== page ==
for 2020, and Peru alone expects carbon emissions to be halved in the medium term.
Strict environmental targets despite drop in sales
Faber-Castell has also set itself the global goal of reducing the proportion of plastic in packaging and to increasingly use recycled materials for products. Despite the economic slowdown, the company is sticking to its ambitious environmental targets. In the past 18/19 financial year, the Group generated sales of EUR 587.5 million (-4% year-on-year). Adjusted for currency effects, there was a slight rise of 2.2% year-on-year.
“The Chinese market, where we believe our potential has not yet been fully realised, is performing particularly well,” says Chairman of the Board Daniel Rogger. For the current 19/20 financial year, Rogger expects sales to match the previous year’s level, especially in light of the Latin American markets, which are important for the Group and are affected by political and economic crises.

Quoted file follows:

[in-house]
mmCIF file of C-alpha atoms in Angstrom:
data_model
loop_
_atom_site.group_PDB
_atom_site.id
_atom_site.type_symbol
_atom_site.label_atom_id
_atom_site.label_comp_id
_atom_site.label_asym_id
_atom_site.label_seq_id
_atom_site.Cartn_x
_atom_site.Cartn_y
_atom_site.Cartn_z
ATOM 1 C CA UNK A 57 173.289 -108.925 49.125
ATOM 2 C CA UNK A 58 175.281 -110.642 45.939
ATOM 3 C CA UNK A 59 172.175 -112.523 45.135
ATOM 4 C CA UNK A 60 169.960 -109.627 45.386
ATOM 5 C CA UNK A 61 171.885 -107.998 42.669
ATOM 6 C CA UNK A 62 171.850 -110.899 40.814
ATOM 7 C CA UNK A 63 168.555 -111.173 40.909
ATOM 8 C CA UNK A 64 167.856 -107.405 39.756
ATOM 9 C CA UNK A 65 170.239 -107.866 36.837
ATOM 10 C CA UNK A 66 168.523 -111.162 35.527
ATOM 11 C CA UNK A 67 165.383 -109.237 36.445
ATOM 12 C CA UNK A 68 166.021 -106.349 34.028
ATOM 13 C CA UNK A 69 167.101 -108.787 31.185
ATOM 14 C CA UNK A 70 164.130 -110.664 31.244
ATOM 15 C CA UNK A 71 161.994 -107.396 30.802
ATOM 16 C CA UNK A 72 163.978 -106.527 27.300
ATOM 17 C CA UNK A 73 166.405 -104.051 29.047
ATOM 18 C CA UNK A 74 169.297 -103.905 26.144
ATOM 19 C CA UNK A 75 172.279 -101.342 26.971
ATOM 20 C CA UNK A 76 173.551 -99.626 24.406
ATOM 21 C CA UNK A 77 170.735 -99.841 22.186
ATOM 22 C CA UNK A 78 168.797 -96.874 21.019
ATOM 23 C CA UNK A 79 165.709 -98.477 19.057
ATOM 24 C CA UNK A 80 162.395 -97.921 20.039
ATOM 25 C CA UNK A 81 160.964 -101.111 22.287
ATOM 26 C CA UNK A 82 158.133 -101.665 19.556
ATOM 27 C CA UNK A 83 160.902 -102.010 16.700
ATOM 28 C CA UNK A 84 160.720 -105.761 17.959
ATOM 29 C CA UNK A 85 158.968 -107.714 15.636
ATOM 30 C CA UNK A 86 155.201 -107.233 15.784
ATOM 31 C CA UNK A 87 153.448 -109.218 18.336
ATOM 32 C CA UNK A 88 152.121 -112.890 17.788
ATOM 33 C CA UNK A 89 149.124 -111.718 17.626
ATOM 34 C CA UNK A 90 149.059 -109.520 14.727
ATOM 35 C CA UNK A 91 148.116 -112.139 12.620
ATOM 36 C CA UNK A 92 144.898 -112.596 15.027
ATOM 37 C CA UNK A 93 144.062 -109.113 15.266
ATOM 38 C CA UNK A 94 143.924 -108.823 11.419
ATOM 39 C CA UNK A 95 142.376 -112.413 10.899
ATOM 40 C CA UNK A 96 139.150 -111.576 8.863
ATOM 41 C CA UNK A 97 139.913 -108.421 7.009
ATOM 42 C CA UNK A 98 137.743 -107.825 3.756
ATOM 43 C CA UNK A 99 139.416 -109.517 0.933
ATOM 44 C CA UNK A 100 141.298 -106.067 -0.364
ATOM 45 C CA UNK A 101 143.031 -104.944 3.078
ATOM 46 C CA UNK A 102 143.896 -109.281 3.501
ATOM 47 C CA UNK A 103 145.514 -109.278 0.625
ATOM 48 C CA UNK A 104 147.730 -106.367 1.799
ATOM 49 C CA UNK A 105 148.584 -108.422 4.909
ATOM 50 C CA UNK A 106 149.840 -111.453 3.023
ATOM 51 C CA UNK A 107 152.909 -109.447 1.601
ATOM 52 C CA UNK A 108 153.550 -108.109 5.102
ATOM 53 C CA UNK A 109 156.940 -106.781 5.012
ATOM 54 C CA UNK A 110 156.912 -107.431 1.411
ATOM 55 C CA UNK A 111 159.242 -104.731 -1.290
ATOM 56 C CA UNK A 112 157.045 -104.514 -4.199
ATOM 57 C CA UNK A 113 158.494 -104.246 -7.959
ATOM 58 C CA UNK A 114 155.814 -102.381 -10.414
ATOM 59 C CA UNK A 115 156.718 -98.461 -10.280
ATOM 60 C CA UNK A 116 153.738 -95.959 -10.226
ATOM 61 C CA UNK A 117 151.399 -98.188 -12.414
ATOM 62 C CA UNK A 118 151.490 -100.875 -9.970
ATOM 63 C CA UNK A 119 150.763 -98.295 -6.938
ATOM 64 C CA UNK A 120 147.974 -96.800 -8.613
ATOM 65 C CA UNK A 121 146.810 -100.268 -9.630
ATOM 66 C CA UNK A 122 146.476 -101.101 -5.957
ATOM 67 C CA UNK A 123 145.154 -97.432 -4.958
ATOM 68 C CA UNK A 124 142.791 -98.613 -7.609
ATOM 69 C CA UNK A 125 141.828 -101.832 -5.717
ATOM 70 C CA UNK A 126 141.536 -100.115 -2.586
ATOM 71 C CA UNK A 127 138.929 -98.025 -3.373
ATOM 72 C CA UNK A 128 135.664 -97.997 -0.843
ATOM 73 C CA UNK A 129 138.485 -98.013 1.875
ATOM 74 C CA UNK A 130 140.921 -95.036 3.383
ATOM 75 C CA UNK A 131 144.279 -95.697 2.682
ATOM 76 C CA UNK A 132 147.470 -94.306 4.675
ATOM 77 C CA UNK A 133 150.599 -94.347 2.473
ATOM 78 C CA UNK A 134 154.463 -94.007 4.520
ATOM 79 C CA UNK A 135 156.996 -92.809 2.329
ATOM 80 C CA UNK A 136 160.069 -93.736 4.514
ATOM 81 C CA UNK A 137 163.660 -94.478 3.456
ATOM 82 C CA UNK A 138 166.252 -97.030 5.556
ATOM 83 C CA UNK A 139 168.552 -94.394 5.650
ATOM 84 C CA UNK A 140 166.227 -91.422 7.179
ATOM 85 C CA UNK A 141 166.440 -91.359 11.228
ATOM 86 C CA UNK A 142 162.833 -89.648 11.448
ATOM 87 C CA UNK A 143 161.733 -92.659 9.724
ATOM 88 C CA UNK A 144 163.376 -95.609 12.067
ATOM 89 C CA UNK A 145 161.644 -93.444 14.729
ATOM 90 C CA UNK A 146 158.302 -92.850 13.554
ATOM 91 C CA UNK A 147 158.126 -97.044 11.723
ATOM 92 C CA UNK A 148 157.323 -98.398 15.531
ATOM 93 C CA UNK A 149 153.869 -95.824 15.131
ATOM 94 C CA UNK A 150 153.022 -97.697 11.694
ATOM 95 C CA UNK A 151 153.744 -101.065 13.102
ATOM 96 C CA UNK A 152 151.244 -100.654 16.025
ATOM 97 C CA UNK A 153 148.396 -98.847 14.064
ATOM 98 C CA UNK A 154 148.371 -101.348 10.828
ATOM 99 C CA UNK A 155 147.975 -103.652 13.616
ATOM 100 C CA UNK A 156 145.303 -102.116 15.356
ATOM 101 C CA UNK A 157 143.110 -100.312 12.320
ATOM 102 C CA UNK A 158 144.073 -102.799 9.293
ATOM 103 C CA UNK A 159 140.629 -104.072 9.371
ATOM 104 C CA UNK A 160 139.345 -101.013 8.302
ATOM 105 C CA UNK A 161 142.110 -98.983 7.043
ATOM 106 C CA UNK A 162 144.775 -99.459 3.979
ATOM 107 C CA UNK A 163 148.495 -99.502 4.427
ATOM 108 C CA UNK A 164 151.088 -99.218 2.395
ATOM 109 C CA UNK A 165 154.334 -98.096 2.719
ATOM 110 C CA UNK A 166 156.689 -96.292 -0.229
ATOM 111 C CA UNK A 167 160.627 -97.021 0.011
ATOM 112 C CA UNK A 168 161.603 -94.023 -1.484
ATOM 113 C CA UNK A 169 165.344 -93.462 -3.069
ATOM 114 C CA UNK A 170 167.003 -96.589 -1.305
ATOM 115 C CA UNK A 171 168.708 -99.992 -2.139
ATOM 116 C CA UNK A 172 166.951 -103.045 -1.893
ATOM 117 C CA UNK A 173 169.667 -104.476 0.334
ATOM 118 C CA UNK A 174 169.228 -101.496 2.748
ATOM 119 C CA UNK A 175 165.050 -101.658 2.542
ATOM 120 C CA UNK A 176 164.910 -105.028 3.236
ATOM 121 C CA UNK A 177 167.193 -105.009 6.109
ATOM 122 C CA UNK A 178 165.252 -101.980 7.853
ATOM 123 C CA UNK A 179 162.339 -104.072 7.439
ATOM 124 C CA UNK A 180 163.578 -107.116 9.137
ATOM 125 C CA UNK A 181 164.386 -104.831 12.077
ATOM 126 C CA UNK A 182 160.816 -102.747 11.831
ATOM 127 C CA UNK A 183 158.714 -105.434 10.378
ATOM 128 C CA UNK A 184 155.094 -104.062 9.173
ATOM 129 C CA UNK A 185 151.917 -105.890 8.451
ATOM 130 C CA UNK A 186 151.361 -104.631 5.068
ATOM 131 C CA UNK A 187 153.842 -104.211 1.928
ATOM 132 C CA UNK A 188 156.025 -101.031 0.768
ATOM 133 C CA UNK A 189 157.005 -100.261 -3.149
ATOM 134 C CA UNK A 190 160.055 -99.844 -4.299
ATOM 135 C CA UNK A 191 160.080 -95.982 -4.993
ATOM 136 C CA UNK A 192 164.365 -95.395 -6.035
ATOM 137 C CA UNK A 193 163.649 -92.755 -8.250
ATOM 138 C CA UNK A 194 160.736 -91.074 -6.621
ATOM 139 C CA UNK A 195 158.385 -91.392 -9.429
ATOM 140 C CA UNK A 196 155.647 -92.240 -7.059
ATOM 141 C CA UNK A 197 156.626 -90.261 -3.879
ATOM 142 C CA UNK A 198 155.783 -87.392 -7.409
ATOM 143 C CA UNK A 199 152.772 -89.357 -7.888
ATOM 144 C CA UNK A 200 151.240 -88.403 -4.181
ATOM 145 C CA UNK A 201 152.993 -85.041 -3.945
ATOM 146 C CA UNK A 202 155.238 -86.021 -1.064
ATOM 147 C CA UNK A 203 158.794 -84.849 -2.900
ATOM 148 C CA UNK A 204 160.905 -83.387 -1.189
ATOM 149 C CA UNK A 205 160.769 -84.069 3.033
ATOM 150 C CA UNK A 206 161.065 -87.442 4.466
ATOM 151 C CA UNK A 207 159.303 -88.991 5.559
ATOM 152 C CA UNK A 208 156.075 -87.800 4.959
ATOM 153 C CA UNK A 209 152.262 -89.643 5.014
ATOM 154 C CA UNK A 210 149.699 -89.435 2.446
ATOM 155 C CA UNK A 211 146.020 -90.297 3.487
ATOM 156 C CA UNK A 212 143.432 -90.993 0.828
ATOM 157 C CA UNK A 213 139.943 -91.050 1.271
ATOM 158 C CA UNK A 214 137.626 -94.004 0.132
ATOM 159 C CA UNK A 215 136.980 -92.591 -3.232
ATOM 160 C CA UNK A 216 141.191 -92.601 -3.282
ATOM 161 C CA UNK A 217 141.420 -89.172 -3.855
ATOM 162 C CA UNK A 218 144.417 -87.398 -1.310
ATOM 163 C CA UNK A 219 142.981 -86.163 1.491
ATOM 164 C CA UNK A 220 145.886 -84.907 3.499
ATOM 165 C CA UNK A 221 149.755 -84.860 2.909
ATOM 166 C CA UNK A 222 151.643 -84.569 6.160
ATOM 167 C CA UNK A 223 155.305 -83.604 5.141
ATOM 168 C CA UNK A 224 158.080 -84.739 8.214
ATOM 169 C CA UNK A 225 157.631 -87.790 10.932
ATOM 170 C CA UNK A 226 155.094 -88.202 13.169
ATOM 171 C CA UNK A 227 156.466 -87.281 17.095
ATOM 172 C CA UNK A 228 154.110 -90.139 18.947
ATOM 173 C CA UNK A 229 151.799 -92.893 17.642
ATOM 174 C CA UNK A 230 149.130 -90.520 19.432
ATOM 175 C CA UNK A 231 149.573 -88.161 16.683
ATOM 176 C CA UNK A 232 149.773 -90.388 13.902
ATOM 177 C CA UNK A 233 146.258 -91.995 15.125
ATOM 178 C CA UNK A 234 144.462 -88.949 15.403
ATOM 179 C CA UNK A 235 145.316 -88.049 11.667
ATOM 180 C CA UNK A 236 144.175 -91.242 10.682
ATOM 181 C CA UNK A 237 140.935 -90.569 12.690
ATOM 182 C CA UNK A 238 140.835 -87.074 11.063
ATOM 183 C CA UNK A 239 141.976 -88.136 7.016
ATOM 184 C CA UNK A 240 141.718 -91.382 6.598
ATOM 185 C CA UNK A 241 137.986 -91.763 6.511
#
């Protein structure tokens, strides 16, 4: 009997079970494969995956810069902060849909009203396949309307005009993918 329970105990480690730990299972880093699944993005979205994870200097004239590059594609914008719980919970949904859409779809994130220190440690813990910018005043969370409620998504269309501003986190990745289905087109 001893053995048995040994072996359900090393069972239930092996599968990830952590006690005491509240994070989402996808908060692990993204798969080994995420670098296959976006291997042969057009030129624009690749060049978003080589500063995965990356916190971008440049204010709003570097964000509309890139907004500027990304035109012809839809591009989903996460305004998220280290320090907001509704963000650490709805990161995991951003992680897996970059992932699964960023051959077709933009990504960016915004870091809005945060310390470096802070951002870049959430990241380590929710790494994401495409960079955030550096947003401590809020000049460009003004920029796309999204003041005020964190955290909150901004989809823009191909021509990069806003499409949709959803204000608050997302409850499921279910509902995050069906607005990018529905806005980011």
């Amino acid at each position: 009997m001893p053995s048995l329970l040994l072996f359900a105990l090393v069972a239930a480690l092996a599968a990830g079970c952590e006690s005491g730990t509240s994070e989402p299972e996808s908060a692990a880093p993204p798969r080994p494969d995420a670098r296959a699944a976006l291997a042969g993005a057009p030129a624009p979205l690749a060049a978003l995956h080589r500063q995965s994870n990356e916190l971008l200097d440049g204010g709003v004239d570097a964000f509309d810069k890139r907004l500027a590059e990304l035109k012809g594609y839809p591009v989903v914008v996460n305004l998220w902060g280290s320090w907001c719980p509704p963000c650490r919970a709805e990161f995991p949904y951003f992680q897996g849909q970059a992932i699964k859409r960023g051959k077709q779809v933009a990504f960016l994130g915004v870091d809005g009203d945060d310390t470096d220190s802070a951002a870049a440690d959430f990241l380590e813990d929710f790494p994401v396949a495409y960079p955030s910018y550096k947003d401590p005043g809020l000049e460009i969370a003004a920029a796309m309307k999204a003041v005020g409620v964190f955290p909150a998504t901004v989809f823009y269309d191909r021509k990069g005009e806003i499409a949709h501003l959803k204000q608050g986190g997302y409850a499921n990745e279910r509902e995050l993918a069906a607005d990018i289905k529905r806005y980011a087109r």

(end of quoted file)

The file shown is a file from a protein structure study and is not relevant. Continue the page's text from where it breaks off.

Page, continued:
“At the moment, the situation there is unclear. Chile and Peru had been doing well until mid-2019, but now we have to wait and see what happens; the same goes for the markets in Argentina, Colombia and Brazil.”
South America plays a central role for the Faber-Castell Group and is responsible for approximately 45% of sales. Rogger is confident about the future: “With our focus on creative products, our decentralised organisational structure and sound financial ratios, we are prepared for an increasingly difficult market environment. We believe that our environmental topics, which set us apart from the competition, will enable us to win over consumers – not only in Europe, but increasingly in Asia and America as well.”